Paris climate change talks: Activists placed under house arrest by French authorities using emergency laws

Thousands of climate campaigners have vowed to defy the blanket ban on demonstrations

At least 24 climate change activists have been put under house arrest by French police.

They are accused of defying a ban on organising protests during next week's 2015 UN Climate Change Conference in Paris.

Three people have been placed under house arrest in Rens, two in Paris, two in Rouen and one in Lyons, according to a campaigns website collating information about police actions against activists.

They are only allowed to leave their houses three times a day to sign a post office register verifying their whereabouts.

Legal advisors to the activists told The Guardian warrants were issued under the country's state of emergency laws, enacted after the terrorist attacks which murdered 130 people.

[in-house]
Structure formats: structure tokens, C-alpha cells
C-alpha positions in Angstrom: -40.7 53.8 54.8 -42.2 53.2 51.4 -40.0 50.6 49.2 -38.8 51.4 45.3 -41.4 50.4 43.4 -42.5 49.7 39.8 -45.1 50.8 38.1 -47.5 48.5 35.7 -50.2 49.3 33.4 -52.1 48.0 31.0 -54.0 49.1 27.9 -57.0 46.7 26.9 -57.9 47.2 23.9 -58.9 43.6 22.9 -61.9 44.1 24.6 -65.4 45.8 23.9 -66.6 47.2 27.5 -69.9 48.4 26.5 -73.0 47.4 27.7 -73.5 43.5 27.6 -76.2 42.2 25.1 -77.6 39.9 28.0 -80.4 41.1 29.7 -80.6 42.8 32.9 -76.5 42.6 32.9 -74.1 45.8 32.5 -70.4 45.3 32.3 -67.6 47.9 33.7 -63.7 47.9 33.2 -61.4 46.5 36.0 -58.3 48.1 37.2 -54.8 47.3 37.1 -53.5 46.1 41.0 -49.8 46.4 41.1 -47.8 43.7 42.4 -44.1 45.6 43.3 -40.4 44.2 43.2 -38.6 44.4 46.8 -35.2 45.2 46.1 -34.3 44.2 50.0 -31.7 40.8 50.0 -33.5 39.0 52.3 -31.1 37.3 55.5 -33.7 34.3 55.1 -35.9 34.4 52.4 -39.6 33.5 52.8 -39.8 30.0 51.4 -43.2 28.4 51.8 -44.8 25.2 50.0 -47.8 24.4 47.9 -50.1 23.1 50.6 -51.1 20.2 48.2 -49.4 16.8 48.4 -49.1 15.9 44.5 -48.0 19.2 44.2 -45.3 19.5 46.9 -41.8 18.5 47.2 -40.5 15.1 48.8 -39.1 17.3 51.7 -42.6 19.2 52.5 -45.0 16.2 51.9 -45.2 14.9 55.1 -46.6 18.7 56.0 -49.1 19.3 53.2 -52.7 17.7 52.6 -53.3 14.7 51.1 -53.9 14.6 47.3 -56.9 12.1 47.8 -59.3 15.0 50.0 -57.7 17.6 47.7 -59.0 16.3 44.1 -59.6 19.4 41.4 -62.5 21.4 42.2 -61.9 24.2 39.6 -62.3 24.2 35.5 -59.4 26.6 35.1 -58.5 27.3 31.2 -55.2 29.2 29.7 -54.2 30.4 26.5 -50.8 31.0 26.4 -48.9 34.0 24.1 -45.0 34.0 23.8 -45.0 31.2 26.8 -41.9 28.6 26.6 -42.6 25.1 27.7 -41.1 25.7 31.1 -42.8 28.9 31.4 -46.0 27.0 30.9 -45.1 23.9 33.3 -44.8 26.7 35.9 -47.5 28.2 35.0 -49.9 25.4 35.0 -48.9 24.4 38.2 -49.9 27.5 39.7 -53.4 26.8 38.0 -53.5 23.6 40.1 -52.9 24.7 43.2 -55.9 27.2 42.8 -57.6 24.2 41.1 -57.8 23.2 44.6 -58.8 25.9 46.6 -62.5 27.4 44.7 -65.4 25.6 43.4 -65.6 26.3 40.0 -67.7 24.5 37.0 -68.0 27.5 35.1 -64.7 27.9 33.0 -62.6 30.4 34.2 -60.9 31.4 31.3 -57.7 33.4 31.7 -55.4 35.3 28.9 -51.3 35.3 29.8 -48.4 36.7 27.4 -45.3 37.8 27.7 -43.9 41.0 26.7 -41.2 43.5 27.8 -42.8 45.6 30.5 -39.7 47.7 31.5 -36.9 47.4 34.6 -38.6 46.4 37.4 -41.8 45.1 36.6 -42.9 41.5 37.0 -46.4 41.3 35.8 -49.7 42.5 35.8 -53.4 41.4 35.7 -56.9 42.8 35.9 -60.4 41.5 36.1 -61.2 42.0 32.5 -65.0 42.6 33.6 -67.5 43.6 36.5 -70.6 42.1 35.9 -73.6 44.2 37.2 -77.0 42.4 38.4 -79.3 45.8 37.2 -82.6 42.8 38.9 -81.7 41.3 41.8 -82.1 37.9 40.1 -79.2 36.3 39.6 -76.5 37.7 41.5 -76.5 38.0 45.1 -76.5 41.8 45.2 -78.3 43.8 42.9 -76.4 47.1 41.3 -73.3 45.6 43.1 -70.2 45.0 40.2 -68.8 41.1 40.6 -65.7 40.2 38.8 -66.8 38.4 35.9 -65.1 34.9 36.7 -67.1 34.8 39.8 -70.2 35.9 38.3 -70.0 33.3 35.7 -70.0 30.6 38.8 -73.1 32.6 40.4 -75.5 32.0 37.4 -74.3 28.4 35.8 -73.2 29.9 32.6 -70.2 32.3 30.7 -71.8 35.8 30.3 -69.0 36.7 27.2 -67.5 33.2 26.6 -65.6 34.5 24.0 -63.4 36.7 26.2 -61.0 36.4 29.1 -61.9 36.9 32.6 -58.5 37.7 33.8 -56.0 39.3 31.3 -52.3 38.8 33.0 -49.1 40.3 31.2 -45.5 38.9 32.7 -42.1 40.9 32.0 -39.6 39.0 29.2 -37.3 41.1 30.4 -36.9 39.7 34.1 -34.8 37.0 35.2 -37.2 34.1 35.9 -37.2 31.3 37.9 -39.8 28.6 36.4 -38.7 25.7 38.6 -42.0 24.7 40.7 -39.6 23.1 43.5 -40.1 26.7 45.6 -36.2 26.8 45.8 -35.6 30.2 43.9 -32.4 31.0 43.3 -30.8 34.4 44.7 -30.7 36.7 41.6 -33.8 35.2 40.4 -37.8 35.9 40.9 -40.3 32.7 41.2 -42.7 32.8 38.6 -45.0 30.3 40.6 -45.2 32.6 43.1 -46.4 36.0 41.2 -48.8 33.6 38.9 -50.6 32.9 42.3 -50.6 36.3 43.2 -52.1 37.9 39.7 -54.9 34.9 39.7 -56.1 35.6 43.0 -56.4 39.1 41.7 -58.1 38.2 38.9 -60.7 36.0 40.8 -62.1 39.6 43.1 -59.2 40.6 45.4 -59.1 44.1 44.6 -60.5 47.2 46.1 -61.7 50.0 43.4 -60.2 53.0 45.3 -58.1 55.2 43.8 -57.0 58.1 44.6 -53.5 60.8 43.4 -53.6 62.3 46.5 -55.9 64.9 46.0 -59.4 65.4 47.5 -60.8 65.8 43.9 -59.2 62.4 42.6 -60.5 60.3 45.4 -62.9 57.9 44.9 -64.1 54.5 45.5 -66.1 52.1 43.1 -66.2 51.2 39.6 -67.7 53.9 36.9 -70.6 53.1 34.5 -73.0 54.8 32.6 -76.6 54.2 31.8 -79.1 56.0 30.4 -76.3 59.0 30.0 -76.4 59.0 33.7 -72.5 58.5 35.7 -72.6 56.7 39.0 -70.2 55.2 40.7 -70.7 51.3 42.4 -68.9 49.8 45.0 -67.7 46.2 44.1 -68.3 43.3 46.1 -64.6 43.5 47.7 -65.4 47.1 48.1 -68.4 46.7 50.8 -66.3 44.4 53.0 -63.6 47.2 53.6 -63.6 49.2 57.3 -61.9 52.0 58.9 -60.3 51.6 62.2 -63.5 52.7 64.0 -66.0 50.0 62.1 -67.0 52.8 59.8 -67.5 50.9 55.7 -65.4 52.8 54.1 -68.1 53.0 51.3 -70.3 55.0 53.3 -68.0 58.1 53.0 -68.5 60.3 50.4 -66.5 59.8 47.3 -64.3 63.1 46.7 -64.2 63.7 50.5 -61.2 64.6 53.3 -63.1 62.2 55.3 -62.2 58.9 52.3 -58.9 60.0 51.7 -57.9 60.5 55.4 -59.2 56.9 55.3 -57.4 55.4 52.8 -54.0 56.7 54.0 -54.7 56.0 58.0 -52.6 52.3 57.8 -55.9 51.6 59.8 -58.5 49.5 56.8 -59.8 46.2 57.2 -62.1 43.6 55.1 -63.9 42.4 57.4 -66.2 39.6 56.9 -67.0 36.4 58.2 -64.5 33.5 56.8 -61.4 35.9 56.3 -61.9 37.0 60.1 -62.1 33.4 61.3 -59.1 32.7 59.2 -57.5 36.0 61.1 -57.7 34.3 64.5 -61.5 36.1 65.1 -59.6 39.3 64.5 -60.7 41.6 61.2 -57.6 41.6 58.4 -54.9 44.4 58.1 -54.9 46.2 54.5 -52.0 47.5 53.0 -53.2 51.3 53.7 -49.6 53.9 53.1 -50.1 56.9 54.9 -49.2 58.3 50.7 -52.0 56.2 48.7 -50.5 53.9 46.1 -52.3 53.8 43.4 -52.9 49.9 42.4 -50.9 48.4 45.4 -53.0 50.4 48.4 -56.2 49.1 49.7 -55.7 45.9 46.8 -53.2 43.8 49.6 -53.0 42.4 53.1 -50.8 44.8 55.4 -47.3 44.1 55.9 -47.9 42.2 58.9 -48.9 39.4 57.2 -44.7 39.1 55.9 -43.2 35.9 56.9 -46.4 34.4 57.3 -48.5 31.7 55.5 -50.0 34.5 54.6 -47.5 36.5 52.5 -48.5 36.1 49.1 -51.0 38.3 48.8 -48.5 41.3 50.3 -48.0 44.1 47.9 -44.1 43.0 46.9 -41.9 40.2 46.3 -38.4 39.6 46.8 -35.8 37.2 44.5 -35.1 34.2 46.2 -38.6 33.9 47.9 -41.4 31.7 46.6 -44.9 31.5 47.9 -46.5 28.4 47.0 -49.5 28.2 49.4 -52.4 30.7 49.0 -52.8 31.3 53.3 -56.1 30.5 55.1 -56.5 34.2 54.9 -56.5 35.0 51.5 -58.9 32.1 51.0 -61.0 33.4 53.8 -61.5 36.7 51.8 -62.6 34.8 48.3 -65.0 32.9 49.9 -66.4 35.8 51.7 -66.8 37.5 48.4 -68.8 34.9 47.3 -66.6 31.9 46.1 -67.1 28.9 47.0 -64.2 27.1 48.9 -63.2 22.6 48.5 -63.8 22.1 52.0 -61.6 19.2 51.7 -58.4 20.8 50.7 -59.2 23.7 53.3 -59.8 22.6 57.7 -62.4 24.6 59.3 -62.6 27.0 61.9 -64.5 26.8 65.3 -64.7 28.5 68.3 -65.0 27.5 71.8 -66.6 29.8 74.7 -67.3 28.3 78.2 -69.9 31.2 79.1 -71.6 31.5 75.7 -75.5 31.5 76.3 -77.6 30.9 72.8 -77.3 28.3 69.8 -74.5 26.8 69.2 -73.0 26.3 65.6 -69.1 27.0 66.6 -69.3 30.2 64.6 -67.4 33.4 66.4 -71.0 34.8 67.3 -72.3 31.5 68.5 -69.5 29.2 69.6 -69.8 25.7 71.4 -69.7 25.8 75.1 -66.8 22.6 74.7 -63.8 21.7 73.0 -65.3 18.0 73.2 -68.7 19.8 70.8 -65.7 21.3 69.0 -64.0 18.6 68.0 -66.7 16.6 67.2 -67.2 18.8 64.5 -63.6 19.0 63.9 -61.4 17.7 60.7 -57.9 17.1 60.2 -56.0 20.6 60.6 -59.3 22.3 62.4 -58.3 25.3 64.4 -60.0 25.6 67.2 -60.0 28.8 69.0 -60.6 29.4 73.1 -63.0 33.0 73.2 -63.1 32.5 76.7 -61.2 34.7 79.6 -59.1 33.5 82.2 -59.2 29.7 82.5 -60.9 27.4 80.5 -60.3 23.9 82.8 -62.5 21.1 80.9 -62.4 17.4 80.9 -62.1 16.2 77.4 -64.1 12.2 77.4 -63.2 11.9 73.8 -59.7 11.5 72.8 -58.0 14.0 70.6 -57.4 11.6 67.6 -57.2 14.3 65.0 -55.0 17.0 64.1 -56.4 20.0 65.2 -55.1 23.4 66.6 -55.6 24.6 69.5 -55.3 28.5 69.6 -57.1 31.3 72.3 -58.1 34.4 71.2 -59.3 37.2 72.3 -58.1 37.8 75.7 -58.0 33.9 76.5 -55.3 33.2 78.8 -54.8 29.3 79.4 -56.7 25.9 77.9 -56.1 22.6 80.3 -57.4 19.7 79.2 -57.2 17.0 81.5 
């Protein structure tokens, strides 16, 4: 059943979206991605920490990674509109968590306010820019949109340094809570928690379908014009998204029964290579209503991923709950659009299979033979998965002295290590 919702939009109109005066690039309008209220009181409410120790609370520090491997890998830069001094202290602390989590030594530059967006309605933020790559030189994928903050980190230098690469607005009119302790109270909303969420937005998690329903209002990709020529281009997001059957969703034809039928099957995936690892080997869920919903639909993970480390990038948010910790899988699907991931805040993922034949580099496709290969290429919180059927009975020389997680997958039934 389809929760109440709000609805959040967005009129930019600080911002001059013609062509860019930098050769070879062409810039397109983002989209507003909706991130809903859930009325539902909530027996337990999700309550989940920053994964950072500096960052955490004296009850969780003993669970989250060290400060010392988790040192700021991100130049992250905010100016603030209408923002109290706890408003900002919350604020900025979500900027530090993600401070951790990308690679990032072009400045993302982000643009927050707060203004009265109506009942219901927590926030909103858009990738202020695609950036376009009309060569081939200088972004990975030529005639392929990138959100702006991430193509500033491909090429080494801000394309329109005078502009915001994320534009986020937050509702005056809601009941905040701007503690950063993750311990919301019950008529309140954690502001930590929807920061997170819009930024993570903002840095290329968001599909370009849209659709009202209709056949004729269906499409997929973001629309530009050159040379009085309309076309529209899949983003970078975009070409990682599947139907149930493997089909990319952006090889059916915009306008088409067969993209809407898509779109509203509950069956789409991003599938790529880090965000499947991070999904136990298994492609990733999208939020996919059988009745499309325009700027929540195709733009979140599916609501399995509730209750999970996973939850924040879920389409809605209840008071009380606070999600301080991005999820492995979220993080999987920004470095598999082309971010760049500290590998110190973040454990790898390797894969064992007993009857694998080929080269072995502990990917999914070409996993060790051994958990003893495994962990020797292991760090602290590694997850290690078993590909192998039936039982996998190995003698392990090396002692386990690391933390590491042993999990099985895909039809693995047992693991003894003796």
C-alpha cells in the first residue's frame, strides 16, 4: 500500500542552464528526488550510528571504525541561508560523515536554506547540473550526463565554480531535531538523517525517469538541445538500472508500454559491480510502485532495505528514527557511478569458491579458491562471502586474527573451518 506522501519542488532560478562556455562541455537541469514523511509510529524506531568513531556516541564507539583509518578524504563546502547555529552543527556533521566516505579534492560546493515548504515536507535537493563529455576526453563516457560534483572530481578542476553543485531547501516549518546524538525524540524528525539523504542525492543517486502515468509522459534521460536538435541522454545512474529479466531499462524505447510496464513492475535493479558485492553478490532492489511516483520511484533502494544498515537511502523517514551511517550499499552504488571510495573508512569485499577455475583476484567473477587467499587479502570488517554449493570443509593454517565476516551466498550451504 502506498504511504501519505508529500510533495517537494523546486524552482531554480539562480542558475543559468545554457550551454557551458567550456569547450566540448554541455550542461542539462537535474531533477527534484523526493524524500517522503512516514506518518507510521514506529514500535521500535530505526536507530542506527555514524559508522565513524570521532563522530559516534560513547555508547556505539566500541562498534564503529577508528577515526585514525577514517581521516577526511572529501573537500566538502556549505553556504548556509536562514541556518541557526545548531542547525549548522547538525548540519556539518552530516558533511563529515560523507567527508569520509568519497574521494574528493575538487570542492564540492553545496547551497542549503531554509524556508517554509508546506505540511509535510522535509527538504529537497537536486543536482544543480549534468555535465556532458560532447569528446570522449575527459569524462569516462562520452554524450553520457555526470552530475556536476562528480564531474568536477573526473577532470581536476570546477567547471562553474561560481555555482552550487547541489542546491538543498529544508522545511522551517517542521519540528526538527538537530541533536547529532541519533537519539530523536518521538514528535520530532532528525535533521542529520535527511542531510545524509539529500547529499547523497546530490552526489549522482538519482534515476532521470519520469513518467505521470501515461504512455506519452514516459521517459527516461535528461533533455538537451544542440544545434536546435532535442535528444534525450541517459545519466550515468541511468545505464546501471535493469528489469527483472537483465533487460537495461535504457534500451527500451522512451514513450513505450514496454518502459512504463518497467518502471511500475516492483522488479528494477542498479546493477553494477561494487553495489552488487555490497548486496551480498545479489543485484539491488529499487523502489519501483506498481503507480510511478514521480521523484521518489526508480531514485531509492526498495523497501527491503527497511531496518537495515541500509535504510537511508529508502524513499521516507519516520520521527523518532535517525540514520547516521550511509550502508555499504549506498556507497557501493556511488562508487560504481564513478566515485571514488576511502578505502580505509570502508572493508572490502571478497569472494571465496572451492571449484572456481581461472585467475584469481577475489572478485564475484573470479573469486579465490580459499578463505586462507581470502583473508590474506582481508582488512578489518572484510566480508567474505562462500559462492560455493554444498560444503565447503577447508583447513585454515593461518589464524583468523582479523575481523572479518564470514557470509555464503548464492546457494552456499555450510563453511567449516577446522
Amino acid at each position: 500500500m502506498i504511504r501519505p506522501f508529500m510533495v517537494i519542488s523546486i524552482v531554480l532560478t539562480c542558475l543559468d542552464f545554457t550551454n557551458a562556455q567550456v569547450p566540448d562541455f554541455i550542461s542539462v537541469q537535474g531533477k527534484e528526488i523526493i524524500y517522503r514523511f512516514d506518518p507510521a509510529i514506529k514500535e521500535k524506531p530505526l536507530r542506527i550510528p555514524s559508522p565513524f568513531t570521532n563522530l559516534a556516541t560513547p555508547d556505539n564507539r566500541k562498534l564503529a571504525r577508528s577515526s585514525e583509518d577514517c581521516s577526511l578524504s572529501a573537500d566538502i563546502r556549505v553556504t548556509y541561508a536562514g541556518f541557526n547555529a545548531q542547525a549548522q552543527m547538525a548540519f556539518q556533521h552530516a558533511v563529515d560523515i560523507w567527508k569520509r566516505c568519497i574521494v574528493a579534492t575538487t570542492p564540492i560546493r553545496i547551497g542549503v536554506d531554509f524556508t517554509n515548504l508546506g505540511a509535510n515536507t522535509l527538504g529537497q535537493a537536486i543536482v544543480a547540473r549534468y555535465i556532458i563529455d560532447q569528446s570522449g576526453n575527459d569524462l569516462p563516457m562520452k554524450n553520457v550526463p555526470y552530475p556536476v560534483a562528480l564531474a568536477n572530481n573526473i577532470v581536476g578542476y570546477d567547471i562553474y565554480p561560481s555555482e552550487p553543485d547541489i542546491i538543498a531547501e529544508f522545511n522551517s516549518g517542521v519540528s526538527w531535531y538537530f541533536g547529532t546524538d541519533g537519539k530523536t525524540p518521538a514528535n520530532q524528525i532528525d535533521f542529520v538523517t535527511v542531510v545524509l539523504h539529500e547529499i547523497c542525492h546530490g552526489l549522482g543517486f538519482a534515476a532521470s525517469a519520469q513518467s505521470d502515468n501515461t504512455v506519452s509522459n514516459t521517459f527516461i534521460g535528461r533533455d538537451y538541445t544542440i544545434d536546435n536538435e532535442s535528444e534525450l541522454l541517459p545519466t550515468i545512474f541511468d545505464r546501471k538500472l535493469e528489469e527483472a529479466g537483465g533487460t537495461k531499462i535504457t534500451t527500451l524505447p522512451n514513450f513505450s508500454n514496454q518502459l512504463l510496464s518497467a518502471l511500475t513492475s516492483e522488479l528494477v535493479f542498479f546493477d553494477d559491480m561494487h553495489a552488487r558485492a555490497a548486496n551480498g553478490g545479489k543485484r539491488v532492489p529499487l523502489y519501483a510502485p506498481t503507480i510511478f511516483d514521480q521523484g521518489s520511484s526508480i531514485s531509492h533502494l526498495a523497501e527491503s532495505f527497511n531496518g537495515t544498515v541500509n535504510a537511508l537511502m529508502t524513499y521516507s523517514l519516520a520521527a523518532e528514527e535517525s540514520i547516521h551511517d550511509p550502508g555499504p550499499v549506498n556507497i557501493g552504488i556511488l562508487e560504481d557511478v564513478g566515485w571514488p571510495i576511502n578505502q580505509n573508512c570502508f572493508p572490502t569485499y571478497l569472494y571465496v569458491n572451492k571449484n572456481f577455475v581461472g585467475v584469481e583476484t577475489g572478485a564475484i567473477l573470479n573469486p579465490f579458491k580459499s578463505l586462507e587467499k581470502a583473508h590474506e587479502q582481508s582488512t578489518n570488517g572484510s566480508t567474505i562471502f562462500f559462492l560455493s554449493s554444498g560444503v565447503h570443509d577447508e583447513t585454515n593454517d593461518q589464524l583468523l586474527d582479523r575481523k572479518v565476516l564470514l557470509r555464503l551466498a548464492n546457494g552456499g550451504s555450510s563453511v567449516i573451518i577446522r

Climate change campaigner and author Naomi Klein accused French authorities of "a gross abuse of power that risks turning the summit into a farce".

“Climate summits are not photo opportunities to boost the popularity of politicians,” she told The Guardian.

“Given the stakes of the climate crisis, they are by their nature highly contested. That is democracy, messy as it may be.

"The French government, under cover of anti-terrorism laws, seems to be trying to avoid this, shamefully banning peaceful demonstrations and using emergency powers to pre-emptively detain key activists.”

It is hoped the climate change meeting, which will take place from 30 November to 11 December, will see world leaders agree on measures to limit the annual rise in global temperatures to 2°C.

Thousands of climate campaigners have reportedly vowed to defy the blanket ban on demonstrations.

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